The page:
The Courtship of Josephine Conger
How I Married an American Girl / Yo wa ikanishite beikoku shojo to kekkonseshiya
Notes: This short book, published posthumously, prints the letters Kaneko wrote to Josephine Conger, his future wife, in 1904 and 1905, when they were courting through letters about literature and life. The original English letters are transcribed with Japanese translations on the facing page as a sort of primer for Japanese students learning English. In the letters, Kaneko discusses literature, ideas about women, thoughts on American culture, the nature of love, and the purpose of marriage. He refers to many pieces he wrote for magazines in the US and in Japan and responds to the clippings of Conger's work that she sends to him. Kaneko also brings up well-known Japanese men who married American (white) women. He gives the most attention to Nitobe Inazo, the author of Bushido.
While one-sided, as Conger's letters are not included, this is a rare glimpse into the courtship of a mixed race couple at a time when Asian-Anglo marriages were outlawed in a dozen states.
From his letter of May 10, 1905, it appears that Conger asked him what he thought about Onoto Watanna. Although not publicly known at the time, Watanna was the pen-name of the Canadian writer Winnifred Eaton who claimed Japanese ancestry while actually being of Chinese descent. Kaneko did not think much of her books, astutely observing, "Her Jap stories are not Japanese at all, as far as I have read."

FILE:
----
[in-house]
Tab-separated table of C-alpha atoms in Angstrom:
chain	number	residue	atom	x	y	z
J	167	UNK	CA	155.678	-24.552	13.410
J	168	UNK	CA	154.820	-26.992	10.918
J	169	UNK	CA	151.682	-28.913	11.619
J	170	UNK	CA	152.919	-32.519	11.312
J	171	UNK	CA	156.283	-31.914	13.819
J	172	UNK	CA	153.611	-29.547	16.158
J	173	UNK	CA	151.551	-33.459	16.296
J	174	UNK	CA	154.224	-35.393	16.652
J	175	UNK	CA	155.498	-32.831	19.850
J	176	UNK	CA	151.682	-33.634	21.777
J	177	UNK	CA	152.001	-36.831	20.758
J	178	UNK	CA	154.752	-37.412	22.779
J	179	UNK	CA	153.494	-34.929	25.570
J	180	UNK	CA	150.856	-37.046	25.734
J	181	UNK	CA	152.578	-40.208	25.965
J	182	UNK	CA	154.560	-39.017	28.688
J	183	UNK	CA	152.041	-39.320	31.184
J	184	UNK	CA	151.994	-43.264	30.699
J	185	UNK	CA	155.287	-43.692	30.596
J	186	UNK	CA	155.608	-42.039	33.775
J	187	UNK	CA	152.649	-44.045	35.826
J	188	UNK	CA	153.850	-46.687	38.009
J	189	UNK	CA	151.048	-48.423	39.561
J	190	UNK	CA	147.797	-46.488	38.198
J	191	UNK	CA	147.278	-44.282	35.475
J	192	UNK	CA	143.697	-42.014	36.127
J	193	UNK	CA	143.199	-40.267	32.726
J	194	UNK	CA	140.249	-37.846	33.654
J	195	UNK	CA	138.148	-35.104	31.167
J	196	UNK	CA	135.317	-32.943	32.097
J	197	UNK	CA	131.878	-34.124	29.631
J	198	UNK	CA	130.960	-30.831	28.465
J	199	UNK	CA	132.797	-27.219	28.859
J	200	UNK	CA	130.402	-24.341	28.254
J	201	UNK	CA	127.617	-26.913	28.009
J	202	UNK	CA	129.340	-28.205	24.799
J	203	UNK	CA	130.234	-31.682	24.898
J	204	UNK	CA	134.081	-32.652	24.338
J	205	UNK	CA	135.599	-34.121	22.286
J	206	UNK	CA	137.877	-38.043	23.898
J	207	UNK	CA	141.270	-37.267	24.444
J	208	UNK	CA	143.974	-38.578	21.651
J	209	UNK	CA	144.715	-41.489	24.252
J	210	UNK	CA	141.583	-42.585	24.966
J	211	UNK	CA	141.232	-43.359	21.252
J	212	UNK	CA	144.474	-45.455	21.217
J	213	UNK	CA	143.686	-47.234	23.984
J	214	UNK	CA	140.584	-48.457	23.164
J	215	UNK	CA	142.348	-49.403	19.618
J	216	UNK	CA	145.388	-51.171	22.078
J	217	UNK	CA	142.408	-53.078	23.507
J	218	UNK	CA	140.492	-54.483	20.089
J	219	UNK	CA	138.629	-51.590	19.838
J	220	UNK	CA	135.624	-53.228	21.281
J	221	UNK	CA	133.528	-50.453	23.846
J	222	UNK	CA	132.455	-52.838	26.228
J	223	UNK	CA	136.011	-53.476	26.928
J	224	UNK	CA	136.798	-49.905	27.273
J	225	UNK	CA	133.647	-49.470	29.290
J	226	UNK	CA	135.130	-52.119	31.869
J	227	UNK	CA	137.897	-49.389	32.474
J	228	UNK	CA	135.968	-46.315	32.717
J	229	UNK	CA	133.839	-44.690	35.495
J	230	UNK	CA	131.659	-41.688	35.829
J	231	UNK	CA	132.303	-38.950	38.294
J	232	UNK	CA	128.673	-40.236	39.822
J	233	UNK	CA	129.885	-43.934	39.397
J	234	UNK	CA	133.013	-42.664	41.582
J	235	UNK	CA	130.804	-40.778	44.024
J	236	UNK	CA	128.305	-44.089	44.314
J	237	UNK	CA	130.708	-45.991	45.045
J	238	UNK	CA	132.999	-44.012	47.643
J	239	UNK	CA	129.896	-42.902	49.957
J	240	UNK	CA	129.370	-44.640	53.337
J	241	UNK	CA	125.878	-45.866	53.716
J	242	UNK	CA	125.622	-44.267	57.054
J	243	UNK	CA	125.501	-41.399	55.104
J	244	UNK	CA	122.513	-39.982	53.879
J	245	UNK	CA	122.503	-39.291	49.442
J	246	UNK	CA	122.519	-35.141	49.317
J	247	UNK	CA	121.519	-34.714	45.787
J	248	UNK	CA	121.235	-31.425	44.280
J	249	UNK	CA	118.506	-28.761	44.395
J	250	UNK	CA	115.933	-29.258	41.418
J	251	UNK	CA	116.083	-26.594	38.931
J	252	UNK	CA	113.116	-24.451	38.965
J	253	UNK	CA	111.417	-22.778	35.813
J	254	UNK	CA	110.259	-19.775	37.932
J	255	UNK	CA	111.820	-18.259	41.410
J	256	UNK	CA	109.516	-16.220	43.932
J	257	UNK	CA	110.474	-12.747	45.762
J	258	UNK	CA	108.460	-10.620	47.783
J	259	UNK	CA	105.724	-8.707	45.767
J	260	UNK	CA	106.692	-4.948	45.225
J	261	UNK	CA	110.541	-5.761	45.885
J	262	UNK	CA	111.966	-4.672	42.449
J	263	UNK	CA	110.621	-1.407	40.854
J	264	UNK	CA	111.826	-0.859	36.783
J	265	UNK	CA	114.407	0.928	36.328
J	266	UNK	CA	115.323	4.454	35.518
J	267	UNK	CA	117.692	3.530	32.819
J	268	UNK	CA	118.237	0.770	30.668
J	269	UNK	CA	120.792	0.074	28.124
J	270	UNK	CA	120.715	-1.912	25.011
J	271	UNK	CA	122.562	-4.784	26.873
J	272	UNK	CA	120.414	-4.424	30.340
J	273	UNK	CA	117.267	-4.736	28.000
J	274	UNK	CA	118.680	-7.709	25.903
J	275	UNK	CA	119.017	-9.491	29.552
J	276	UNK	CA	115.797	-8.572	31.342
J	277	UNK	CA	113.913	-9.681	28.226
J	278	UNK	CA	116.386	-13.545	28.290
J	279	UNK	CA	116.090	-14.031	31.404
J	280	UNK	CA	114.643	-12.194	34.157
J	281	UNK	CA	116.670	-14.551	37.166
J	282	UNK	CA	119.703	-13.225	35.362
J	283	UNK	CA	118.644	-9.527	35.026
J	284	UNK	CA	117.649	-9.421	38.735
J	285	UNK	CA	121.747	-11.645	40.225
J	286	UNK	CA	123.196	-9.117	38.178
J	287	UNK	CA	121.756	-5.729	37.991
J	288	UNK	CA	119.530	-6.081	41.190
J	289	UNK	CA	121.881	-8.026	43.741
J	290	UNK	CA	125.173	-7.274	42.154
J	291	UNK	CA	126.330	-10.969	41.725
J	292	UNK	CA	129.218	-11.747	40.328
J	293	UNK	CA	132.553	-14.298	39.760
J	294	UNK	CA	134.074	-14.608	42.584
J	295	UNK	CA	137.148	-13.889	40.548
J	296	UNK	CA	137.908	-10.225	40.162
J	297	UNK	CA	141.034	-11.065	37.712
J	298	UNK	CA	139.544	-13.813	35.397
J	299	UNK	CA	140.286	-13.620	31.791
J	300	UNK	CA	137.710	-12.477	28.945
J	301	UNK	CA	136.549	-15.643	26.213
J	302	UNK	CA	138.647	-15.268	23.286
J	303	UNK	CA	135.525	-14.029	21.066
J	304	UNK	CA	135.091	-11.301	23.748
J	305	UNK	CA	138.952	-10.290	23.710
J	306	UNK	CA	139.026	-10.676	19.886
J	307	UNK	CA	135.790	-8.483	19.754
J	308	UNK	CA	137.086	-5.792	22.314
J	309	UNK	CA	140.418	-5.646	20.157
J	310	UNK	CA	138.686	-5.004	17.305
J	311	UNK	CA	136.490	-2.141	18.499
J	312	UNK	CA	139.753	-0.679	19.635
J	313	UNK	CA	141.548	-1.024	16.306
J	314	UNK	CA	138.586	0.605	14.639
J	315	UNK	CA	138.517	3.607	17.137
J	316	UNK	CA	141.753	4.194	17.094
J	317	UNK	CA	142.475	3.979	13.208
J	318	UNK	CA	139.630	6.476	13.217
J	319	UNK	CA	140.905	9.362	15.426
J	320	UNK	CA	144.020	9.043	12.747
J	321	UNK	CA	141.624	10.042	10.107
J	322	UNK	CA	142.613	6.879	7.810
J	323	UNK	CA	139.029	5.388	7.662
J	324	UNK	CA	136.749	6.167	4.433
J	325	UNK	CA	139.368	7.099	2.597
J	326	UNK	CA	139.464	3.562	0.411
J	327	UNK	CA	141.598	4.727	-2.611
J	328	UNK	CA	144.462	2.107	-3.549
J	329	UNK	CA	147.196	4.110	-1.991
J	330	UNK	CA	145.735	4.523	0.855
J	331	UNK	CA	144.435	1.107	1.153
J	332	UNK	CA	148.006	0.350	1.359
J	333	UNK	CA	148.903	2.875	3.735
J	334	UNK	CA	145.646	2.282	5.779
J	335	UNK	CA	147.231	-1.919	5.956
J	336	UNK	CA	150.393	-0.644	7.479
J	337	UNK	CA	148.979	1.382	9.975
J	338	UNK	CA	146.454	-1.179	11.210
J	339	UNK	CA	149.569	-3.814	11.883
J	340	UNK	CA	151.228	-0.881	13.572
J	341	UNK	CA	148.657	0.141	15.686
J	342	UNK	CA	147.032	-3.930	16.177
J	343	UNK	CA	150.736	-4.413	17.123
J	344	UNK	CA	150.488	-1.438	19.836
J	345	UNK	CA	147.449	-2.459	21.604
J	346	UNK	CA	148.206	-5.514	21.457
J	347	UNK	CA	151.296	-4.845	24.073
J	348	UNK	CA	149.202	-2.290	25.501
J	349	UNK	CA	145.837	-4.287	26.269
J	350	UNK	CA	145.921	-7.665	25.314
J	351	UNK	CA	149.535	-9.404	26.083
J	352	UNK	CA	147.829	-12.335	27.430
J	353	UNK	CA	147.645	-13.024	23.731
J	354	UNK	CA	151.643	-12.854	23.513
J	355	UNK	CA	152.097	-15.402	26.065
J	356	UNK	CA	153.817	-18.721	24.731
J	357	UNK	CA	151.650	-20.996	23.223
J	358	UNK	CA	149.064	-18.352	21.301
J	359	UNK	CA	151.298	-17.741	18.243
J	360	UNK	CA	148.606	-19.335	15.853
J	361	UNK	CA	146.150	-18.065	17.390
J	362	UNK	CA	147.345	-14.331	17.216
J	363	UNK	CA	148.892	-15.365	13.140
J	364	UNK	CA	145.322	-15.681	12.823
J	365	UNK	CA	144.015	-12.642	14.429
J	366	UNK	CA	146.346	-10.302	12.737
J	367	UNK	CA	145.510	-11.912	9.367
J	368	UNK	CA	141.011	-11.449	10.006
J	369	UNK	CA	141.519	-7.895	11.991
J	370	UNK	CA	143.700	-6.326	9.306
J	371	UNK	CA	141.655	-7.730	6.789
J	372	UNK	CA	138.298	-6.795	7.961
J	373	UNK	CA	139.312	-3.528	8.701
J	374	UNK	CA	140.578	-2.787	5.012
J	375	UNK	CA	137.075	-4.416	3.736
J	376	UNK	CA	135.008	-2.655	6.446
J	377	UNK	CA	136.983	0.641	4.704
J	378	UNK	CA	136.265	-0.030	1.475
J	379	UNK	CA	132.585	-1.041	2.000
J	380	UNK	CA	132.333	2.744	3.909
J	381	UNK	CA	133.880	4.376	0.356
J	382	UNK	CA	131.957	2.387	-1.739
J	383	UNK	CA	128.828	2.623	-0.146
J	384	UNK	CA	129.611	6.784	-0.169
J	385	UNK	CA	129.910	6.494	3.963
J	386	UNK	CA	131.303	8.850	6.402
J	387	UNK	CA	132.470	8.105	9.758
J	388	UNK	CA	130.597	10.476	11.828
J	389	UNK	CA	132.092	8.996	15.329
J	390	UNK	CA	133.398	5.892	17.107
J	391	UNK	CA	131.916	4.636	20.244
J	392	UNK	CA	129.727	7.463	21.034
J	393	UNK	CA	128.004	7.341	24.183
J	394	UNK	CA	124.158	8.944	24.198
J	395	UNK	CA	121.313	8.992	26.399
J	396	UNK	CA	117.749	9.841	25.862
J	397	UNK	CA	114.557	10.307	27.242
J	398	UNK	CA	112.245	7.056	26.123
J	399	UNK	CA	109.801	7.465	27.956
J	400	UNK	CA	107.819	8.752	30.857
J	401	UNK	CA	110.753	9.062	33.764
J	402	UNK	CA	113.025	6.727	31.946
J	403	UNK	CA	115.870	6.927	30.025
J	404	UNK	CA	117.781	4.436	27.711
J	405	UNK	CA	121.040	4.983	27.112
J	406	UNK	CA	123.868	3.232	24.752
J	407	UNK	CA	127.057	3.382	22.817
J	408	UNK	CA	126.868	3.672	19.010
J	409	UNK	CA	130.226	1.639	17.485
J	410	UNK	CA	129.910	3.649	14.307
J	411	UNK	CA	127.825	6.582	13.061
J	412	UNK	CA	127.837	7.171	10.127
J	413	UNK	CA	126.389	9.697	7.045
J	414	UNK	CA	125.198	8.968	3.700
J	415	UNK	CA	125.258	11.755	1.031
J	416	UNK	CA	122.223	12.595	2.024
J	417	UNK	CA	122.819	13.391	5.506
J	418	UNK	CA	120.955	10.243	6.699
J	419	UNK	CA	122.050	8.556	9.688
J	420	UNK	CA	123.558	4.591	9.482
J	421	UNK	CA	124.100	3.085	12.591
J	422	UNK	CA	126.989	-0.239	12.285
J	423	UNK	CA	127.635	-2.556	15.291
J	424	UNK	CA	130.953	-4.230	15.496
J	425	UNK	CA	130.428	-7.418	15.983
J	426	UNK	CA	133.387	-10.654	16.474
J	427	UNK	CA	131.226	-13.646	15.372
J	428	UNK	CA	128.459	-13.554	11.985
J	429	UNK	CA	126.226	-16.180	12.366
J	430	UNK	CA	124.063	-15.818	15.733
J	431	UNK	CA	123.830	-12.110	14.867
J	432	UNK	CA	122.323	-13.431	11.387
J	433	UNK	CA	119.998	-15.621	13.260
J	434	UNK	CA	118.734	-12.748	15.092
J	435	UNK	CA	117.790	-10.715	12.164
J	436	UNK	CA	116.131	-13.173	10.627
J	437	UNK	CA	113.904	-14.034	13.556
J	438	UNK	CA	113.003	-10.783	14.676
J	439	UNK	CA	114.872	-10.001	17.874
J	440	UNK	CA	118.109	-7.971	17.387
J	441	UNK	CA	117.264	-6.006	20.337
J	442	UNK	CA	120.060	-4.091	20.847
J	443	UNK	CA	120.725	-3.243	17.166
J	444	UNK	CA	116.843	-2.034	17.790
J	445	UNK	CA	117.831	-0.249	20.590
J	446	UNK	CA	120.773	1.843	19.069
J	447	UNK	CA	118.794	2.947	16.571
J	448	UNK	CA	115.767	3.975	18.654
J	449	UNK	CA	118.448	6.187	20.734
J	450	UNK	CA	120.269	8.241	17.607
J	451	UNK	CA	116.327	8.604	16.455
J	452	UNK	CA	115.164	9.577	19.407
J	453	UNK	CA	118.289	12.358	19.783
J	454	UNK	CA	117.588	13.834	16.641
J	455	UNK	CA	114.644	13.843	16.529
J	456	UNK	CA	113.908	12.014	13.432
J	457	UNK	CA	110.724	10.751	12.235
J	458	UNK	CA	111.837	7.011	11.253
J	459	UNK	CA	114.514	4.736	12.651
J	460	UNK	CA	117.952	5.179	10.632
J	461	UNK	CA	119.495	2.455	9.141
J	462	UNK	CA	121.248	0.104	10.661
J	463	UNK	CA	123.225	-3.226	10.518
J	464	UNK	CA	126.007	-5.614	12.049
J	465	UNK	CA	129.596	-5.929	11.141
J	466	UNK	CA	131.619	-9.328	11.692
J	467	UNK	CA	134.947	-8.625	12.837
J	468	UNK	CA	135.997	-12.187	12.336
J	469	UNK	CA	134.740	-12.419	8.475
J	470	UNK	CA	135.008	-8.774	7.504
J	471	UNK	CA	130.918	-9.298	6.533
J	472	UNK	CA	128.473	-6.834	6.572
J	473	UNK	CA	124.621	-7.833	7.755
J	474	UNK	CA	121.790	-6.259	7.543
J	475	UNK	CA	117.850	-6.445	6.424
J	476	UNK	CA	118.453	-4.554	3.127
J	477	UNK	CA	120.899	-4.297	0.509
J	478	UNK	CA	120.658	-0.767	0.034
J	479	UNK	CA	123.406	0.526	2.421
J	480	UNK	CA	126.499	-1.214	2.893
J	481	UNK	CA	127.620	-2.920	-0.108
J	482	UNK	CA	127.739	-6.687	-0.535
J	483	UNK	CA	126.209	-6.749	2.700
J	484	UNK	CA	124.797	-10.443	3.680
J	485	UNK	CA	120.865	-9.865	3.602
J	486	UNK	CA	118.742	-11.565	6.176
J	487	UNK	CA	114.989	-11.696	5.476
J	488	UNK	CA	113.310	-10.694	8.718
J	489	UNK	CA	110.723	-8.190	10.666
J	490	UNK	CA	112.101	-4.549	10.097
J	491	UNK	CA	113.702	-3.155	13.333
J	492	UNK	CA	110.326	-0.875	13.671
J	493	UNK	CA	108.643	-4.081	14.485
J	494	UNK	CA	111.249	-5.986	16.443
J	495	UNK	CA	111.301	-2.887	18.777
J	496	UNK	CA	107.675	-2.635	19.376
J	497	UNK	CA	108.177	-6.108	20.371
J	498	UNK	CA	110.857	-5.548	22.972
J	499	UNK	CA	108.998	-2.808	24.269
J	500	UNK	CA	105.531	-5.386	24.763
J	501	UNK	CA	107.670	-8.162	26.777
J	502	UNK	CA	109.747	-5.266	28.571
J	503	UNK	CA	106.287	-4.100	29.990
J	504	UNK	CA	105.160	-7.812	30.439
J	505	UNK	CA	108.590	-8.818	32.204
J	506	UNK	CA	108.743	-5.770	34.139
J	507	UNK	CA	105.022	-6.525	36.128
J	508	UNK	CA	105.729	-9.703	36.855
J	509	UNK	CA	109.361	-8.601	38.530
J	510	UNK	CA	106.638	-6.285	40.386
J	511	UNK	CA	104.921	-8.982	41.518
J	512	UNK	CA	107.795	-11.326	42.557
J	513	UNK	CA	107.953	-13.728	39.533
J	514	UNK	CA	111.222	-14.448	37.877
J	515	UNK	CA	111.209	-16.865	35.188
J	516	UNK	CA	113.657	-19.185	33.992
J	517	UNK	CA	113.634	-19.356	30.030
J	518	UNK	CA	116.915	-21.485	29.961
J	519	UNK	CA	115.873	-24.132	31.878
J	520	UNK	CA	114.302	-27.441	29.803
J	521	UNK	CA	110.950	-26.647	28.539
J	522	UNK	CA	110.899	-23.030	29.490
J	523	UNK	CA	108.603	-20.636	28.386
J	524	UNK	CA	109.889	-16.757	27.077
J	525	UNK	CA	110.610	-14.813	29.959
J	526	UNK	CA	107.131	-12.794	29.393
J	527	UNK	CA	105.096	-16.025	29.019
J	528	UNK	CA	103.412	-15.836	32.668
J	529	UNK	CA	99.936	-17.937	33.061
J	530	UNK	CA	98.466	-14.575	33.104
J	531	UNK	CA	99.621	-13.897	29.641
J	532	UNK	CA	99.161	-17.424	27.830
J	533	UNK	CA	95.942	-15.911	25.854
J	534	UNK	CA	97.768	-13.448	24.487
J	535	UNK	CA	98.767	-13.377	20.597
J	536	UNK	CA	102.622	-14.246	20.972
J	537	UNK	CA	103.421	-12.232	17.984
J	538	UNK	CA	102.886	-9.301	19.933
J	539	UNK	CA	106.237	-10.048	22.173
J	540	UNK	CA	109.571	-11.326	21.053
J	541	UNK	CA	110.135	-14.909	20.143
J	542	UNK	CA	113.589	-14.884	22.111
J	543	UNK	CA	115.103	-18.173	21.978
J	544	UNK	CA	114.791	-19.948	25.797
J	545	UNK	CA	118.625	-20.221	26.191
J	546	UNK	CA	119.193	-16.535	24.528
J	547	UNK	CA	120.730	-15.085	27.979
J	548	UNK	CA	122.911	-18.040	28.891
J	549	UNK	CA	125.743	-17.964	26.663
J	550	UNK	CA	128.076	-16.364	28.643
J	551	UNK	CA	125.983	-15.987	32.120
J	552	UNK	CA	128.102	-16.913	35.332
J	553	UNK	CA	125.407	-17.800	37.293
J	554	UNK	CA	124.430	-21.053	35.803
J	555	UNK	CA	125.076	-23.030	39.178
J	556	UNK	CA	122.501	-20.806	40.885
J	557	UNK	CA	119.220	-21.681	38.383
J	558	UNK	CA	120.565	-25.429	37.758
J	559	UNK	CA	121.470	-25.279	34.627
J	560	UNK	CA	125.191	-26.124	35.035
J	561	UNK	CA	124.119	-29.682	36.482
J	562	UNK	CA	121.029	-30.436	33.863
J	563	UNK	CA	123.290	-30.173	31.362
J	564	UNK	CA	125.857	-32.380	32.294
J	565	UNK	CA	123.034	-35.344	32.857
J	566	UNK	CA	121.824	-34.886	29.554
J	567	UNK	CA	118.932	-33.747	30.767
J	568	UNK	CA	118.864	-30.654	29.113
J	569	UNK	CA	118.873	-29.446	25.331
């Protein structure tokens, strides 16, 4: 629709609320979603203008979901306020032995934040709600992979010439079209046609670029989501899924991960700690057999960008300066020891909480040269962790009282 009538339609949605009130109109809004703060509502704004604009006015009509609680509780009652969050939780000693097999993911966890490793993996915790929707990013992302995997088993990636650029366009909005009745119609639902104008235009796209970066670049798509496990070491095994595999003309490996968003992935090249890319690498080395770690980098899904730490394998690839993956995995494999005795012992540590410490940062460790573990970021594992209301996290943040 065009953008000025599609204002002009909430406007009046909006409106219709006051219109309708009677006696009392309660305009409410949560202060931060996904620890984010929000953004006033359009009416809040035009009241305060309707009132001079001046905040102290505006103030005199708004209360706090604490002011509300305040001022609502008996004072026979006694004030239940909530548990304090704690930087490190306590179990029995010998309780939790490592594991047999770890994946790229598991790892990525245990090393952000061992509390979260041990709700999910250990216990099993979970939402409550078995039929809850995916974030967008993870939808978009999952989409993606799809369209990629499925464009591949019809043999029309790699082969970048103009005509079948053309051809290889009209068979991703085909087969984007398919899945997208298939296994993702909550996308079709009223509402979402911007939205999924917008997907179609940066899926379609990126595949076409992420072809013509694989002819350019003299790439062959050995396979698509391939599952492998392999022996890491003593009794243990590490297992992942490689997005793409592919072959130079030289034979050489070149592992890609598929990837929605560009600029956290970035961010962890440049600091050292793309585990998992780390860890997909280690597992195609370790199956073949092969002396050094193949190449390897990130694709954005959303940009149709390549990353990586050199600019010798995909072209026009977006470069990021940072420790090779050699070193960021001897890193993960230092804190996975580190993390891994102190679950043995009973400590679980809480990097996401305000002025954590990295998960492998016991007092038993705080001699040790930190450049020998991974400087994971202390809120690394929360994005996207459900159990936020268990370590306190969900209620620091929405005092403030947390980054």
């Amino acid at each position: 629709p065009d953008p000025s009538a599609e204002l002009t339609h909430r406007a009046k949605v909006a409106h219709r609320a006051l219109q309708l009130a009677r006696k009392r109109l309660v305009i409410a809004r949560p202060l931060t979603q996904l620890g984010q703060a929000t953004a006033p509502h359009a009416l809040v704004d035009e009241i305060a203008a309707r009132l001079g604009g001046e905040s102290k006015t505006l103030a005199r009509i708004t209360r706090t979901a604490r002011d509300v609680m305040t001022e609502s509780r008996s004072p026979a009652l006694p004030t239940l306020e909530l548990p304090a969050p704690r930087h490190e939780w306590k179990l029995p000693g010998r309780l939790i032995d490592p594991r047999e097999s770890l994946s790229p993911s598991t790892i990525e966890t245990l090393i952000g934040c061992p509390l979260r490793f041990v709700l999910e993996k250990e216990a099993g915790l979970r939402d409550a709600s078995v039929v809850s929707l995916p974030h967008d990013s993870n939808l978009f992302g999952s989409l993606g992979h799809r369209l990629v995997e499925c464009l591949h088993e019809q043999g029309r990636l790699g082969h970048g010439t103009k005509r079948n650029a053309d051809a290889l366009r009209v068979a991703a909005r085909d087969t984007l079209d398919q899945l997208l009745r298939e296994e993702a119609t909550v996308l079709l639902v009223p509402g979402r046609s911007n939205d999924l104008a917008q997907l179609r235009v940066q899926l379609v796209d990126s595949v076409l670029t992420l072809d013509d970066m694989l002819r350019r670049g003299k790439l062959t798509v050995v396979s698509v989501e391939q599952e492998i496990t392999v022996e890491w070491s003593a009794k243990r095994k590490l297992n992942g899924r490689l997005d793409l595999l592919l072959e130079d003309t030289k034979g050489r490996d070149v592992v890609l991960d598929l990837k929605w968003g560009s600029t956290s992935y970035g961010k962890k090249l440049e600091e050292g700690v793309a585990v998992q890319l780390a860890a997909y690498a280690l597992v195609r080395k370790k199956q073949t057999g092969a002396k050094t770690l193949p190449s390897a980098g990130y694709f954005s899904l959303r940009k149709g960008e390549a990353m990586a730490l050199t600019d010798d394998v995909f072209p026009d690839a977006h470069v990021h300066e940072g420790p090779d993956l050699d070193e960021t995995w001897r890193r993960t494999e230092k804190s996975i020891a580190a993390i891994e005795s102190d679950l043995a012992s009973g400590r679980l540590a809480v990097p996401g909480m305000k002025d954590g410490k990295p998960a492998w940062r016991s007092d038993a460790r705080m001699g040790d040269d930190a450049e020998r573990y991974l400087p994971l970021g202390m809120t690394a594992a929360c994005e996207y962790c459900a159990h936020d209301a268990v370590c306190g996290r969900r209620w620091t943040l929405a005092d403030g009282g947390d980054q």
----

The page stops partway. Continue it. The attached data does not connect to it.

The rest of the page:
Kaneko Kiichi (21 October 1876 – 8 October 1909) was born in Japan and as a young man came to the United States to study at the Meadville Theological Seminary. After graduation, he pursued post-graduate studies in sociology at Harvard. In America, he discovered Socialism and wrote for and edited periodicals during the rest of his short life. Through a mutual friend, he met Josephine Conger, who was also a Socialist and an advocate of women's rights. The two married and moved to Girard, Kansas, where together they launched The Socialist Woman (renamed The Progressive Woman) magazine. Kaneko's health failed and he returned to Japan to seek a cure, but died a few months later.
Published as Youth's Companion Library, no. X. [ii], 82,  pages, printed Western-style, opening right to left. Frontispiece portrait of the Kanekos. Very scarce.
OCLC: 673953605 (National Diet Library)
Edition + Condition: First edition (first printing). A near fine copy in the original printed red wrappers. Early owner's inscription on the first blank, written in English but using a brush pen.
Publication: Tokyo: The Yurakusha, 1909 (Meiji 42).
Item No: #362432
Status: On Hold